An Introduction to Grieving

by Kenneth J. Doka, PhD, MDiv

Whenever we face loss, we experience grief. Our reactions are unique and individual; none of us experiences grief in the same way.

Not only are we different, our losses are different. Some may grieve a spouse, others a child, parent, brother, sister, or friend. Each of these relationships is unique; some may have been close, others may have had more tension or conflict. Circumstances may differ. Some losses are sudden, while others follow a prolonged illness. And we may each be able to draw upon different levels of support.

As we experience loss, we may need to remind ourselves of these basic facts. Sometimes we torture ourselves wondering why we do not respond as others do, even members of our own family. But each of us is different.

We may feel anger: at God; towards the person who died; perhaps towards someone who we feel is not responding the way we'd like him or her to respond. We may feel guilt, too. Could we have done something differently or done more? We may even feel responsible for the loss.

Other emotions are common. Feelings of sadness, longing for the person's presence, jealousy of others who have not experienced our loss, even relief that a prolonged illness has ended, may trouble us. But they are normal and natural responses to grief. Grief may affect us in other ways. In some, the experience of grief may be physical: aches and pains, difficulty eating or sleeping, fatigue. We may constantly think of the person, even replaying in our mind some final episode or experience. Grief can affect our spiritual selves. We may struggle to find meaning in our loss; our relationship with God may change.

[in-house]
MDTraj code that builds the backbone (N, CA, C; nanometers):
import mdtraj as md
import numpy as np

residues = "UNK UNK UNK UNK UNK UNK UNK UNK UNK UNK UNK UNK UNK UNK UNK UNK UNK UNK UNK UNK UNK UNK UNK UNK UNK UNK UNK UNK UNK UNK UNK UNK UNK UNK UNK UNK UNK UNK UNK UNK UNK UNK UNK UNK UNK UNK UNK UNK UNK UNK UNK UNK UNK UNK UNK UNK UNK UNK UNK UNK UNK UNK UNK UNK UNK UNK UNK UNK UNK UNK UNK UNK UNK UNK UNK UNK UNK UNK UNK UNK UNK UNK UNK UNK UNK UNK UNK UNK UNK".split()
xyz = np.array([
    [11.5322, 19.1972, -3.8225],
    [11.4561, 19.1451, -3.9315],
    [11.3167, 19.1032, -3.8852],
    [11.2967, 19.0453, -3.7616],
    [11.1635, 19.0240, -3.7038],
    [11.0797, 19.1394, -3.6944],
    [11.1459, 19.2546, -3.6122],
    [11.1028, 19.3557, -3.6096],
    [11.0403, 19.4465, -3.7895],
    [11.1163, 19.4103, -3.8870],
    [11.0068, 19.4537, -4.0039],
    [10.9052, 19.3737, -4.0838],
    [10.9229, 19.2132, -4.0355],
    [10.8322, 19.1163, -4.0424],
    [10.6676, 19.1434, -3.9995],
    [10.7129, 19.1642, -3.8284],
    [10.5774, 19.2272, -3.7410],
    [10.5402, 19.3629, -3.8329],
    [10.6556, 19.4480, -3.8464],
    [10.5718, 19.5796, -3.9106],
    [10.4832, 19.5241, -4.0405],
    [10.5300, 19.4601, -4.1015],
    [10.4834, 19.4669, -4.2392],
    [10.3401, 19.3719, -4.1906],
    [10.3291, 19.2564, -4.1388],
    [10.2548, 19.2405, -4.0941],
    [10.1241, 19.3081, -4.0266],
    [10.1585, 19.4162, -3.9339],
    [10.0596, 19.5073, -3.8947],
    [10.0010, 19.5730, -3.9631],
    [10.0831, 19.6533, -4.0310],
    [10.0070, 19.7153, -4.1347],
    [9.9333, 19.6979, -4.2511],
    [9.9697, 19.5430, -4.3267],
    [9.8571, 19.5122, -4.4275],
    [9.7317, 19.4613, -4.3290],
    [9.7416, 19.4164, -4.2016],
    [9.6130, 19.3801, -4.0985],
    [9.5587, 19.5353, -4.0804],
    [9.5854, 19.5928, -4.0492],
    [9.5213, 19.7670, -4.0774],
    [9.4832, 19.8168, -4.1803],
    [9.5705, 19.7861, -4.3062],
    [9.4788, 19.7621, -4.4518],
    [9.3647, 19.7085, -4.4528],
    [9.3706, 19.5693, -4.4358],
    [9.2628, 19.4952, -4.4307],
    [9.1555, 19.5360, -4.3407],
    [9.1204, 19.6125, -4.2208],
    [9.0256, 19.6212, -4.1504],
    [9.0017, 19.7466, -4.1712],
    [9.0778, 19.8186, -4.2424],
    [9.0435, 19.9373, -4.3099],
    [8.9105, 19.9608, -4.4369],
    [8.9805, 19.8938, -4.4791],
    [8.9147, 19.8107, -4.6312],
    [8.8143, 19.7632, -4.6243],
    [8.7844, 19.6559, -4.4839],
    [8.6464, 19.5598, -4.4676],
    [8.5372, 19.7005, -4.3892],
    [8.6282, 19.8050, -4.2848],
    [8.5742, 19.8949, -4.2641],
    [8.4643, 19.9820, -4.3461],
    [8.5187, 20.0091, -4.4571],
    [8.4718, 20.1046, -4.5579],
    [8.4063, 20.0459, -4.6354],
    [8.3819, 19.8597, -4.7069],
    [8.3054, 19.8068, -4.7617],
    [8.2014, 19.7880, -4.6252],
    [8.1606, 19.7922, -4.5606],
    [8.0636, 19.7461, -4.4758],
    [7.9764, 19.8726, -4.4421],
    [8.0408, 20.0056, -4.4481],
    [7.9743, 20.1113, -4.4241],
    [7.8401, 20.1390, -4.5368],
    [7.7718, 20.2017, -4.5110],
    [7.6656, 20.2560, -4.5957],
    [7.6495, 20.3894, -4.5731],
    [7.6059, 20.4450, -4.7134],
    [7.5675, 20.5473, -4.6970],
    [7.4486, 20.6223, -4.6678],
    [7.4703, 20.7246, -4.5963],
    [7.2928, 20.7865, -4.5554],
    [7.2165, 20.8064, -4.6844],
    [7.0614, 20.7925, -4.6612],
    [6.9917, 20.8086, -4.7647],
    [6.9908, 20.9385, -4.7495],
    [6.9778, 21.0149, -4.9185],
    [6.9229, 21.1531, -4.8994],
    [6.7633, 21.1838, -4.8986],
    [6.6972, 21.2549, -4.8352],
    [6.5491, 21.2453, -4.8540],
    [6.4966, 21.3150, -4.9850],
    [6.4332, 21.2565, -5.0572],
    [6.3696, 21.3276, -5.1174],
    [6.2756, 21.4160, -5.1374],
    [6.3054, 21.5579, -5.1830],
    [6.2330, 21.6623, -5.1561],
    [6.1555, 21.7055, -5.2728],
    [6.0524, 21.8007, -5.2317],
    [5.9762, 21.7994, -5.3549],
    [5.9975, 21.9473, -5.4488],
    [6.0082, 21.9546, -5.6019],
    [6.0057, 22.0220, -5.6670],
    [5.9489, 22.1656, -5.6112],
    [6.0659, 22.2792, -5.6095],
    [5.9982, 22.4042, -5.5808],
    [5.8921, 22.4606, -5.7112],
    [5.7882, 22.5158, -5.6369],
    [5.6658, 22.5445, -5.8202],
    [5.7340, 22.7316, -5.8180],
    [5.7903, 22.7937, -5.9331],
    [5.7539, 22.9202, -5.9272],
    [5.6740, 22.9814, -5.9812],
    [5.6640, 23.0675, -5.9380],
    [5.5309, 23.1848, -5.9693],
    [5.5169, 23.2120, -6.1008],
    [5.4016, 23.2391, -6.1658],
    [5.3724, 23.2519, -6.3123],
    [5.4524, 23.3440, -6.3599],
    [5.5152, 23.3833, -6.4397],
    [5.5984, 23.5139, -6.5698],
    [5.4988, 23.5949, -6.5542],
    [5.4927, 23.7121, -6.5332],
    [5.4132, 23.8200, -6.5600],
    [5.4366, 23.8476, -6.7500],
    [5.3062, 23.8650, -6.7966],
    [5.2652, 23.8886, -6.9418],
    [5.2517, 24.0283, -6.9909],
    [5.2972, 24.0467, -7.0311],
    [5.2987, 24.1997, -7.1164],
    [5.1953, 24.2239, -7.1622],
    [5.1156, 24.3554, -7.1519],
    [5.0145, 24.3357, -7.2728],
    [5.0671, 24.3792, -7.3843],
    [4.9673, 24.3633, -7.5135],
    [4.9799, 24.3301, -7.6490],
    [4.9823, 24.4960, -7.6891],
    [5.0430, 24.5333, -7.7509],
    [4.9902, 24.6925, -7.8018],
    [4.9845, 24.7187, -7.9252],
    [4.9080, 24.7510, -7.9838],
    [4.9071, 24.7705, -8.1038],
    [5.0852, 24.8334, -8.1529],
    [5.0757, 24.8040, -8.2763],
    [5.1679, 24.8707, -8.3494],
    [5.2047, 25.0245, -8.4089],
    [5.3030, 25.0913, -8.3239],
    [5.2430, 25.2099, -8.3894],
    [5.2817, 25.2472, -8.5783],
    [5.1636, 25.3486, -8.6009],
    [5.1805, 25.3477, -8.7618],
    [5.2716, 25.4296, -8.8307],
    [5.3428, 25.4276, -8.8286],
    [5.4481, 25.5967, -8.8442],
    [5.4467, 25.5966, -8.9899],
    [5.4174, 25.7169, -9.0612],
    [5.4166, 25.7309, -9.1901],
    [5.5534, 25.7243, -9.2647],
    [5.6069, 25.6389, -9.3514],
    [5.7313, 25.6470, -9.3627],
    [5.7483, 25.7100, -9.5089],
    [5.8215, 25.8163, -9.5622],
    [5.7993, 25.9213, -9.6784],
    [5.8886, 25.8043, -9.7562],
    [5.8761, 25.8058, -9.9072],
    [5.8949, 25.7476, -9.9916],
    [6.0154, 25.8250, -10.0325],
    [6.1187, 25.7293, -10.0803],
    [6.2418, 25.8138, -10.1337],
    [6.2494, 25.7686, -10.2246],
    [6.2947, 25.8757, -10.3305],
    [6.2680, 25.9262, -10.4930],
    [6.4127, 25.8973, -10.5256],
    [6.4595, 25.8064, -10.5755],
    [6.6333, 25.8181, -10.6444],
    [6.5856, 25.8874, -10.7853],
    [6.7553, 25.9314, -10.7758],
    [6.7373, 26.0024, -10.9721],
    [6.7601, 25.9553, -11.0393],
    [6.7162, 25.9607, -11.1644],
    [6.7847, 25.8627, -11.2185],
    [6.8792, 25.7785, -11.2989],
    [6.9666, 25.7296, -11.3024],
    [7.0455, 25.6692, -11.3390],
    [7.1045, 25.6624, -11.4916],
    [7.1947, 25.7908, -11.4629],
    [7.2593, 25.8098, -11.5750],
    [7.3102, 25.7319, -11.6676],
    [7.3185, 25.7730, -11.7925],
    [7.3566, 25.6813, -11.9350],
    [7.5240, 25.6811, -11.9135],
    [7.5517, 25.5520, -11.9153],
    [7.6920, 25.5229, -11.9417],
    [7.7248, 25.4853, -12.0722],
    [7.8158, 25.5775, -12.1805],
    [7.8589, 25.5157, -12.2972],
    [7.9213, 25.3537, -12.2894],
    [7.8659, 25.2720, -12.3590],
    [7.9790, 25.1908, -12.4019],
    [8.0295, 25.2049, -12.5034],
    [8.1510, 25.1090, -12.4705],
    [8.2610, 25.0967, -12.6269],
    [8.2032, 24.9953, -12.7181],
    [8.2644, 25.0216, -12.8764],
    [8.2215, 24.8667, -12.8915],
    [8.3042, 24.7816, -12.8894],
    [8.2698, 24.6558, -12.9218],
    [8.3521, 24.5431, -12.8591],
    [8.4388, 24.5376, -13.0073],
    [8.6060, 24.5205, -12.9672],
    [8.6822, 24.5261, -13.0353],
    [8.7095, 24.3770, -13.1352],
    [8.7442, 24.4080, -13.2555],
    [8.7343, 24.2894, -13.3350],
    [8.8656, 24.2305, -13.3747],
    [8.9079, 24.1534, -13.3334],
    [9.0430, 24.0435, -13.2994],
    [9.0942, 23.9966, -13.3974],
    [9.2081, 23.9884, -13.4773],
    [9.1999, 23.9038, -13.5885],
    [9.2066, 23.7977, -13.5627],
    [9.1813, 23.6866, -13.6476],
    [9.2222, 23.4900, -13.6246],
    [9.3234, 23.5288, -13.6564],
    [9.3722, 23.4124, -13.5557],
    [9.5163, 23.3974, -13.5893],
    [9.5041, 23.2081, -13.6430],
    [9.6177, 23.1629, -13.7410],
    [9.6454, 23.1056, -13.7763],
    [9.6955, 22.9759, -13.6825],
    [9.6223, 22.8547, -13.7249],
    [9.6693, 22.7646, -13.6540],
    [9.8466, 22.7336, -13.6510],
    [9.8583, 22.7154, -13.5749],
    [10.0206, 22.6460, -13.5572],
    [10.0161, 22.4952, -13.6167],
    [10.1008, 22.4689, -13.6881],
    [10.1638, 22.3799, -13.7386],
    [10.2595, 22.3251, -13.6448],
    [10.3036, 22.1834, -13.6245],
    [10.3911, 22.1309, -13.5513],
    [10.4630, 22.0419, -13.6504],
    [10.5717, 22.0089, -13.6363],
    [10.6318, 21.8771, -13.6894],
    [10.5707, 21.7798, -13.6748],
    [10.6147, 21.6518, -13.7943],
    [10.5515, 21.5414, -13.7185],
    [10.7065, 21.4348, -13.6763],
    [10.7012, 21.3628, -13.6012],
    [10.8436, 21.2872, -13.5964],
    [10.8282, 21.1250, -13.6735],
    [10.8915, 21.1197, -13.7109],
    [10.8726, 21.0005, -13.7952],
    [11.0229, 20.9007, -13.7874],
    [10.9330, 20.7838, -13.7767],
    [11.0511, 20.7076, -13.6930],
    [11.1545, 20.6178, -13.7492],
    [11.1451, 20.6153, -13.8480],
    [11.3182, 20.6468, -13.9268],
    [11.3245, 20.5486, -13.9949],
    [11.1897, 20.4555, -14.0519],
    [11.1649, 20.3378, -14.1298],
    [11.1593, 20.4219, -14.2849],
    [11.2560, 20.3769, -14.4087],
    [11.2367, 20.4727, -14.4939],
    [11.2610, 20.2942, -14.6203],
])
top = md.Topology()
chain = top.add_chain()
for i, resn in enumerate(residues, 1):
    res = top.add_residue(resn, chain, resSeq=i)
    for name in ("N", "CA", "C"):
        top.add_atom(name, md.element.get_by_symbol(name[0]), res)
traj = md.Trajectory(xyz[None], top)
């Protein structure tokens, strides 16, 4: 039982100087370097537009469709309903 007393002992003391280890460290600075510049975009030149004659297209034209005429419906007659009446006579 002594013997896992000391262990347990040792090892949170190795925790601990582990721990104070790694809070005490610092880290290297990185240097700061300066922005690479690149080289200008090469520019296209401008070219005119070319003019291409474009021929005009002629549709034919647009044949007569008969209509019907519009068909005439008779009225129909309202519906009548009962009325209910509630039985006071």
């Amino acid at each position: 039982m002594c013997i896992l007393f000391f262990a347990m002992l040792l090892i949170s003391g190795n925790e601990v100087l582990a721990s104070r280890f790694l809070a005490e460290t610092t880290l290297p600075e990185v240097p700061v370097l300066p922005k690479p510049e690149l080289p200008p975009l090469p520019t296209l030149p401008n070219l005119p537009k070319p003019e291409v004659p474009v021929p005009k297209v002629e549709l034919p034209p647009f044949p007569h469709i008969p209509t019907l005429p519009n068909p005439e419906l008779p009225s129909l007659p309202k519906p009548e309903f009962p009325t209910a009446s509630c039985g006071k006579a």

I often describe grief as a roller coaster. It is full of ups and downs, highs and lows, times that we may think we are doing better and times that we may think we are sure we are not. The metaphor reminds us that our sense of progress may feel very uneven.

But there are things we can do to help ourselves as we experience grief. First, it is important to accept the fact that we are grieving; take time to grieve, to realize that life will be different, and sometimes difficult. We need to be gentle with ourselves.

Second, we can learn from the ways we have handled loss before. We need to draw on our resources--the coping skills we have, our own sources of support, and our spiritual strengths. And from earlier experiences, we can learn the mistakes we need to avoid.

We do not have to struggle alone. We can share our grief with family and friends. We can seek help from clergy or counselors. Hospices and funeral homes may be able to suggest support groups. And librarians and bookstores can recommend books that can assist us as we grieve.

From the "Newly Bereaved" issue of HFA's bereavement newsletter, Journeys